Economic Valuation of River Systems

Economic Valuation of River Systems

New Horizons in Environmental Economics series

Edited by Fred J. Hitzhusen

The book applies benefit–cost analysis and a wide array of non-market and distribution economic valuation methods in ecologic context to determine the pay-off and distribution impacts of various infrastructure and water quality improvements to eight river systems in the Great Lakes region of the US. The generally positive results have important implications for public policy and future research.

Chapter 1: The Role of Biology and Ecological Engineering in Watershed and River Restoration

Timothy C. Granata and Ulrike Zika

Subjects: economics and finance, environmental economics, valuation, environment, environmental economics, valuation, water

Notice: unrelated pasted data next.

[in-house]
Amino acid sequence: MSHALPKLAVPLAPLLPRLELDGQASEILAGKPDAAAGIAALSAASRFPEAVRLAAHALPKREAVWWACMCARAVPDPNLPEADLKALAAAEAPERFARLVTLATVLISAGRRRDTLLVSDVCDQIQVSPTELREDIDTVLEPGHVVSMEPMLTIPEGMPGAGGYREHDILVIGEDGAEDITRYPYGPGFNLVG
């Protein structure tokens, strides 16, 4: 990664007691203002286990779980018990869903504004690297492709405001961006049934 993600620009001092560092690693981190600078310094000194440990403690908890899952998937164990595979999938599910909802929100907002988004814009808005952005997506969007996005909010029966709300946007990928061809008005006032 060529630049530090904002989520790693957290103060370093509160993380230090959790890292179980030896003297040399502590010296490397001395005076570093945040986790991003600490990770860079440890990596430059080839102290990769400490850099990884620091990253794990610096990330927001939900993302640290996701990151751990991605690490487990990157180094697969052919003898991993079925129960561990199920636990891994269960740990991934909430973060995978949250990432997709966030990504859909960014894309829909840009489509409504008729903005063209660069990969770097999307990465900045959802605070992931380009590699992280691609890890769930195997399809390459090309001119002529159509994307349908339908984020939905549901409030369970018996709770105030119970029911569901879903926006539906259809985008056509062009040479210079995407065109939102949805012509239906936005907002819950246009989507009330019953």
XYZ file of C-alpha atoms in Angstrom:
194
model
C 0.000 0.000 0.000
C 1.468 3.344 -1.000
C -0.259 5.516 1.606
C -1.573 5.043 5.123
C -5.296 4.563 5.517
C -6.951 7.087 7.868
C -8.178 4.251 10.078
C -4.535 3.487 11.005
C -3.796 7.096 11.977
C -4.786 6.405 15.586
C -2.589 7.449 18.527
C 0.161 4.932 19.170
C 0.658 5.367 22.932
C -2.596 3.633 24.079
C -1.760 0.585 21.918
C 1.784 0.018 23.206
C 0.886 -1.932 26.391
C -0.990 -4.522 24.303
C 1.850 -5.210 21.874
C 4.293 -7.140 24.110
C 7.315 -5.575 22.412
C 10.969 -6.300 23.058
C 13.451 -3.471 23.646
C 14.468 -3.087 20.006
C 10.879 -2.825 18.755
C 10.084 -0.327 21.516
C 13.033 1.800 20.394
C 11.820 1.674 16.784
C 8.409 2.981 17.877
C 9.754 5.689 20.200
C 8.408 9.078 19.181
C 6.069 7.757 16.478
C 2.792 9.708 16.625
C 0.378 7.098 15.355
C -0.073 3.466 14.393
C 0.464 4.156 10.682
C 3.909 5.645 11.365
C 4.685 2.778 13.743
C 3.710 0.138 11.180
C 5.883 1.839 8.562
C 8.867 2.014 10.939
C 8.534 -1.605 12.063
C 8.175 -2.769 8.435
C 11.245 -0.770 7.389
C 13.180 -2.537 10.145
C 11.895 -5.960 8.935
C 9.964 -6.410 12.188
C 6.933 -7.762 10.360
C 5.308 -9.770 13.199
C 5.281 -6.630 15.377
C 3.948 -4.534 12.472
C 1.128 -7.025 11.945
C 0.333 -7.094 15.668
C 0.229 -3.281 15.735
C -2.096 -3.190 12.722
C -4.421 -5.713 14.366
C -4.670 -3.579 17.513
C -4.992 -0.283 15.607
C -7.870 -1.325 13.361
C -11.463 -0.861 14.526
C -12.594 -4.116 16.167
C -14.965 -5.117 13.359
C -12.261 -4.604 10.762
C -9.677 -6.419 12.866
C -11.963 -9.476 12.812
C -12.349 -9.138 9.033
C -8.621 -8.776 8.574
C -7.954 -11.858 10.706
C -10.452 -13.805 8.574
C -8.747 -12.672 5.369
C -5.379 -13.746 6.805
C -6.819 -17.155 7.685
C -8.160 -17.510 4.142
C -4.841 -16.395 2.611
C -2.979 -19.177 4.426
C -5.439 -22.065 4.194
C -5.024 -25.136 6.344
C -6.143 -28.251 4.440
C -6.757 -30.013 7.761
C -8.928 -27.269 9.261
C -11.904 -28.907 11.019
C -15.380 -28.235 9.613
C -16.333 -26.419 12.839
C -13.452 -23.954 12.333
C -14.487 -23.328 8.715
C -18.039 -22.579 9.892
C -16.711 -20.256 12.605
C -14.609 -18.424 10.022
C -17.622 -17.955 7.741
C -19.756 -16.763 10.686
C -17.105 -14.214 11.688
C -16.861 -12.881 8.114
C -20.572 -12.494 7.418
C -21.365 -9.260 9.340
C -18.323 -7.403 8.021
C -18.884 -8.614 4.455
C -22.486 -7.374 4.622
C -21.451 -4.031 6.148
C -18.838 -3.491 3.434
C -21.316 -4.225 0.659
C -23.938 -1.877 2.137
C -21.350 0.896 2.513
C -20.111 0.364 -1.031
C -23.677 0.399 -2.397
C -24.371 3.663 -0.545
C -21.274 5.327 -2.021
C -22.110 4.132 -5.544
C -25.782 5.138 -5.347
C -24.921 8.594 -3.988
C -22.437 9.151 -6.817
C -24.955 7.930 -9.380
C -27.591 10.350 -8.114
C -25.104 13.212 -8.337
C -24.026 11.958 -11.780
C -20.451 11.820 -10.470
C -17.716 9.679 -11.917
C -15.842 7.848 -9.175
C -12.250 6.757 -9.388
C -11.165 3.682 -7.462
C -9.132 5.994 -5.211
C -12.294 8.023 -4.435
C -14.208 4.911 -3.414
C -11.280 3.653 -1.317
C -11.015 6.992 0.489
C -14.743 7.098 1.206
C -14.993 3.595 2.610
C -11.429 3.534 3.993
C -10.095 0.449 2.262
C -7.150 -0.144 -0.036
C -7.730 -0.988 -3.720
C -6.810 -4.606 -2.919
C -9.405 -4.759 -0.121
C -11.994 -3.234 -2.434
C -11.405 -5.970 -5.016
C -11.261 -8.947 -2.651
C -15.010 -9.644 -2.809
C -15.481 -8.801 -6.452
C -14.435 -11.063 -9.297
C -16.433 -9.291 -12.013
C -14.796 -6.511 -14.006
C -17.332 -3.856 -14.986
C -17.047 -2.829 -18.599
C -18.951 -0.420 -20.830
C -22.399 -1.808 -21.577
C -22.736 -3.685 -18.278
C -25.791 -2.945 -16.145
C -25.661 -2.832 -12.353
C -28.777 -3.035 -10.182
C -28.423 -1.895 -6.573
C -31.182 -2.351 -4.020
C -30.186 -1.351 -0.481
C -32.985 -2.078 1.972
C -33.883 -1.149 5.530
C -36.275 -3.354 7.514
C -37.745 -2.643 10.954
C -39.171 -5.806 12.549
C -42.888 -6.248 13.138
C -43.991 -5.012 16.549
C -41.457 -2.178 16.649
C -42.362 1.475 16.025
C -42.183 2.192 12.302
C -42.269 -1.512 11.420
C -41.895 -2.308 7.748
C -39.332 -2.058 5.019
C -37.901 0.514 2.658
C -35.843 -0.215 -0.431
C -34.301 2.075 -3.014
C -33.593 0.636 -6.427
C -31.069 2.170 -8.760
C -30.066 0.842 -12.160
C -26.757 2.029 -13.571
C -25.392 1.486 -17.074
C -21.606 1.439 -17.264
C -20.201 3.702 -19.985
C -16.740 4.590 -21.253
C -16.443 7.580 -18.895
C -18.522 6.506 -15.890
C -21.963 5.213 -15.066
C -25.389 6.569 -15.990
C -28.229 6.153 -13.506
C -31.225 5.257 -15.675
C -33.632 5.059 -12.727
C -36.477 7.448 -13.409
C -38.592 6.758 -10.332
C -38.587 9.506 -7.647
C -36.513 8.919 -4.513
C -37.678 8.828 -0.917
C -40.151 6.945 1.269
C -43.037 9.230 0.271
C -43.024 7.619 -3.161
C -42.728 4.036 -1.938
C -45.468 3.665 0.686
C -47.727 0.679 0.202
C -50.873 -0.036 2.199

Timothy C. Granata and Ulrike Zika INTRODUCTION This chapter examines the role of biology and ecological engineering in watershed and river restoration by combining concepts of ecosystem theory into environmental design. The chapter is organized in the following way: first, a brief introduction to the biology of rivers and streams, second a review of different classification systems of streams, followed by the presentation of some accepted ecological concepts in riverine systems. Next, the use of classification systems and ecological theories is discussed in the context of the emerging field of ecological engineering. Some general restoration concepts for riverine ecosystems then are presented. Finally, the idea of sustainability is introduced followed by a discussion of how ecology, economic, and engineering principles go together to make a sustainable design. BIOLOGY OF RIVERS AND STREAMS In lotic (that is, flowing) systems, primary production is usually dependent on light intensity, and nutrients are supplied by the flow. In smaller streams in wooded areas with high shading, primary production is very low. This is also true for large “murky” rivers, where a large part of the light is absorbed in the turbid water column and cannot penetrate to the bottom. However, slow-flowing areas in large streams can have a high level of planktonic production, similar to lentic (lake and reservoir) systems. In contrast to other ecosystems (forests, lakes), rivers are not autonomous regarding their energy supply. They depend on surrounding ecosystem for energy input. In a small stream, Fisher and Likens...

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